My research in recent years, in service of a book on this subject, has led me increasingly into photographic archives—some well-known, some obscure—of images both candid and posed. I find that my own reactions shuttle between admiration and amusement—the reaction, no doubt, that observers in the future will have, if we are lucky, when they confront archival photographs of our own era. I present some of the photographs from this scrapbook miscellany here.
During her two-year career as a pedestrienne, Bertha von Hillern, shown here in 1877, headlined 25 walking events in 15 cities. Newspapers described her as “a fashion icon,” a “lady of refinement,” and “one of the wonders of the nineteenth century.” (findagrave.com)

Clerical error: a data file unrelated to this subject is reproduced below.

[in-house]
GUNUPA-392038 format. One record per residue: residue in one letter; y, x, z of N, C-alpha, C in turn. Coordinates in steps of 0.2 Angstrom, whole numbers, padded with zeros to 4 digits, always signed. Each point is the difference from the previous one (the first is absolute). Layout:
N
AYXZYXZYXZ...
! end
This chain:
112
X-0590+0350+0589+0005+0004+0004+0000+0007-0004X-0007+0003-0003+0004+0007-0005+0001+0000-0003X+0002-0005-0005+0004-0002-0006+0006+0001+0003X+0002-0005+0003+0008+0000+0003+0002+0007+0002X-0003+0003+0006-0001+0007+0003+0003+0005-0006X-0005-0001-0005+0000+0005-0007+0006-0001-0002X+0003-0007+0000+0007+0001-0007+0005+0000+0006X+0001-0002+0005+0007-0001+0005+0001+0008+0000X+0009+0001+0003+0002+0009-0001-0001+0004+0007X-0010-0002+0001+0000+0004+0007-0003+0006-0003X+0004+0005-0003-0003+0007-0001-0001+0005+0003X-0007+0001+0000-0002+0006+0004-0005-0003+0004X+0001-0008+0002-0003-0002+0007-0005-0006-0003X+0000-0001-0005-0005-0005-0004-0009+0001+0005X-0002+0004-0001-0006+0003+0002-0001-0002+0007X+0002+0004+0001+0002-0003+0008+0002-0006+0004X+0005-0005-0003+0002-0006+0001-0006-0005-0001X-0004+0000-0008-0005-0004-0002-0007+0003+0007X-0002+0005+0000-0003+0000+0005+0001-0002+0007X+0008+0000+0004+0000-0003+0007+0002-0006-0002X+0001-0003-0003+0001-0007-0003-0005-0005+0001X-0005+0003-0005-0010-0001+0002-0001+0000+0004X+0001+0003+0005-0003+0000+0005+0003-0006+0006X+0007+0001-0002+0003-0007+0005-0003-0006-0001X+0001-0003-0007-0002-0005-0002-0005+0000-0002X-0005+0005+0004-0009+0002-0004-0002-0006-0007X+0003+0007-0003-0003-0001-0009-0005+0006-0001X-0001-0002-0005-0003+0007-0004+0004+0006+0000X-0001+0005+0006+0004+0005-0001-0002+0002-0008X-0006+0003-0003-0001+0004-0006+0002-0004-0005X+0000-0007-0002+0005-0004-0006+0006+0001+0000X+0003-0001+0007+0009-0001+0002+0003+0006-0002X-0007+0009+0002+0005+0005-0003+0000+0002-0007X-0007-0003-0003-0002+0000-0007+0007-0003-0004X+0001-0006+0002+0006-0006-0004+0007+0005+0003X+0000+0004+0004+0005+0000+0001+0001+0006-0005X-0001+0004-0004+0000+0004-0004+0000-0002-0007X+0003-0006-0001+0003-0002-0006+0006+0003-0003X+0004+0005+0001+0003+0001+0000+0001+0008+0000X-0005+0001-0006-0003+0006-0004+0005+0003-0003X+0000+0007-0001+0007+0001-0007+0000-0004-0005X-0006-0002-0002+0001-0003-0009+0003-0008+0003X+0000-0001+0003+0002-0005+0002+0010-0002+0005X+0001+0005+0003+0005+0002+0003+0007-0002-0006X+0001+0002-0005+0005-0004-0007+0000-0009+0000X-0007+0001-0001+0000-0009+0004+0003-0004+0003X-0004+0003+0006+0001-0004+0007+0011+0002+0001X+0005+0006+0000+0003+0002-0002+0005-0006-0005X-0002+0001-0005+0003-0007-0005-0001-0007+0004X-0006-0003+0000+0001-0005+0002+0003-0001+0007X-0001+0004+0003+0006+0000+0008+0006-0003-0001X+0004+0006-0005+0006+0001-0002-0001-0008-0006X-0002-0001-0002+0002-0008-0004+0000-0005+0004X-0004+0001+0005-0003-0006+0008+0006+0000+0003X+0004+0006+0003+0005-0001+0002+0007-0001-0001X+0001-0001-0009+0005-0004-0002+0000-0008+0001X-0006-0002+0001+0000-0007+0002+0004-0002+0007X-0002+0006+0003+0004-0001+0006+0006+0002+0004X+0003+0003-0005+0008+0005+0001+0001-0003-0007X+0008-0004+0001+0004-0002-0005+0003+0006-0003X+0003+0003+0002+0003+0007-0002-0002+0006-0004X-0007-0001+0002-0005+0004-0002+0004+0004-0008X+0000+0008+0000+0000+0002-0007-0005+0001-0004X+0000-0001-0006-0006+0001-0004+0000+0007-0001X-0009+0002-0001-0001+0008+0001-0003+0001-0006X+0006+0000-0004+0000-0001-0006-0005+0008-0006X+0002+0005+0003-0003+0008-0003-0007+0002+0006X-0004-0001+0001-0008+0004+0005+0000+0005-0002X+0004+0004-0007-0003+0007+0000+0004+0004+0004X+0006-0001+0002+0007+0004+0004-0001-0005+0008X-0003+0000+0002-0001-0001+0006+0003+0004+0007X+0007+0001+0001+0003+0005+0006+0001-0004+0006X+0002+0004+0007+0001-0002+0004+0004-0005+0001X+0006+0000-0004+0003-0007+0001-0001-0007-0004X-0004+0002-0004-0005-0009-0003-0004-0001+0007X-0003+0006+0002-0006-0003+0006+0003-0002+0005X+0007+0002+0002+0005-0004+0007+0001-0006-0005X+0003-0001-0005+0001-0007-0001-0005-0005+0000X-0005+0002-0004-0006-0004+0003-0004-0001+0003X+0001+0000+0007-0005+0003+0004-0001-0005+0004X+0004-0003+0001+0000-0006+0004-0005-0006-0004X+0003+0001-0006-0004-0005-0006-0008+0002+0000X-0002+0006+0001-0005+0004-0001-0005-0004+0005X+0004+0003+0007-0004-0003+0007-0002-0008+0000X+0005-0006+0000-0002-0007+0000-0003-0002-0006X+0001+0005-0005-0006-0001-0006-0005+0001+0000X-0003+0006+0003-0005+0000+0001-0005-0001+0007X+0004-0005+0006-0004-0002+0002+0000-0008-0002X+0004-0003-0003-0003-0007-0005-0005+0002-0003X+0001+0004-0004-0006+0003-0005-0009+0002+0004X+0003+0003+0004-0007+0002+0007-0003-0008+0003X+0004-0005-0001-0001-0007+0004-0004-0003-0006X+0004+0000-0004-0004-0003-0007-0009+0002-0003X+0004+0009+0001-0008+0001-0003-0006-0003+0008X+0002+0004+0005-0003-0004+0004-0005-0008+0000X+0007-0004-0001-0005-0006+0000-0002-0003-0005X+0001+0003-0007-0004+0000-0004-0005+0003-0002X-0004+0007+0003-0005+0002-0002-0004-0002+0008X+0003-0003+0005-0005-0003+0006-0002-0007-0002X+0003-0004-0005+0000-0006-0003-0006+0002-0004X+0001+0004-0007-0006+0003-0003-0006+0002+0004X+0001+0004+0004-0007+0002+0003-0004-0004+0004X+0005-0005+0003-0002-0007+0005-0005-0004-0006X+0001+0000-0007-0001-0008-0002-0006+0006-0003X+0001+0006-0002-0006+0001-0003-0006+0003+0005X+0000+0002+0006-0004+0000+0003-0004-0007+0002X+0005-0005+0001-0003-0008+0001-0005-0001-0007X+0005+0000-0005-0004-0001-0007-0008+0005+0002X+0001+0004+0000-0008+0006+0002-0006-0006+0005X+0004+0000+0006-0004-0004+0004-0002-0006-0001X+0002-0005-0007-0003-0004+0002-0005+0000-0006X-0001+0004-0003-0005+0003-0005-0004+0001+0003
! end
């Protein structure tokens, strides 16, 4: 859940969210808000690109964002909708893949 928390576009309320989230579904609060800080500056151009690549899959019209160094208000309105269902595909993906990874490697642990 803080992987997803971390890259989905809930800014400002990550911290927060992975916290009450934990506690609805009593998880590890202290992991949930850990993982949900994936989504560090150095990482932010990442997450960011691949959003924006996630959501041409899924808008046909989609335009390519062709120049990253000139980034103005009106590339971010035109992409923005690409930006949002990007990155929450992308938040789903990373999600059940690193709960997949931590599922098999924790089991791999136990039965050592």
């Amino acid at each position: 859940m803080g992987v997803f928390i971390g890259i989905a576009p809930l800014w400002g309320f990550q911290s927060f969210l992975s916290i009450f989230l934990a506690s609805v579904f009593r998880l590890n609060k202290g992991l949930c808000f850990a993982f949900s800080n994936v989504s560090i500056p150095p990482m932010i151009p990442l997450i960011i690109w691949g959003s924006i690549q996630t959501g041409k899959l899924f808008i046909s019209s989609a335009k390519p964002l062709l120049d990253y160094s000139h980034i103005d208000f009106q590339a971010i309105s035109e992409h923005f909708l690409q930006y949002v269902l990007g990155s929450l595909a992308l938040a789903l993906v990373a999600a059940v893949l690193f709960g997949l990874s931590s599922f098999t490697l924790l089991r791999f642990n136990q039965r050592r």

The sport known as pedestrianism became popular in the U.S. after 1861, when a Rhode Island bookseller walked from Boston, Massachusetts, to Washington, D.C., in 10 days. Soon many towns had an indoor walking track, with one lap measuring an eighth of a mile around. Competitors walked for up to six days at a time, with periods of rest (not to exceed three hours at a stretch) taken on small cots set up alongside the track. Women walkers—pedestriennes—became prominent, drawing thousands of spectators to witness their endurance and their outfits. One of the most renowned was German-born Bertha von Hillern, who emigrated to the U. S. from Germany in 1876 on a mission to promote her own system of physical culture, one that emphasized the importance of vigorous exercise for women. Von Hillern, born to a German military family, exuded a dignified strength that earned her the approval of progressives and traditionalists alike. It also made her some money. After two years of competition, Von Hillern decamped to Boston to study painting with the celebrated artist William Morris Hunt.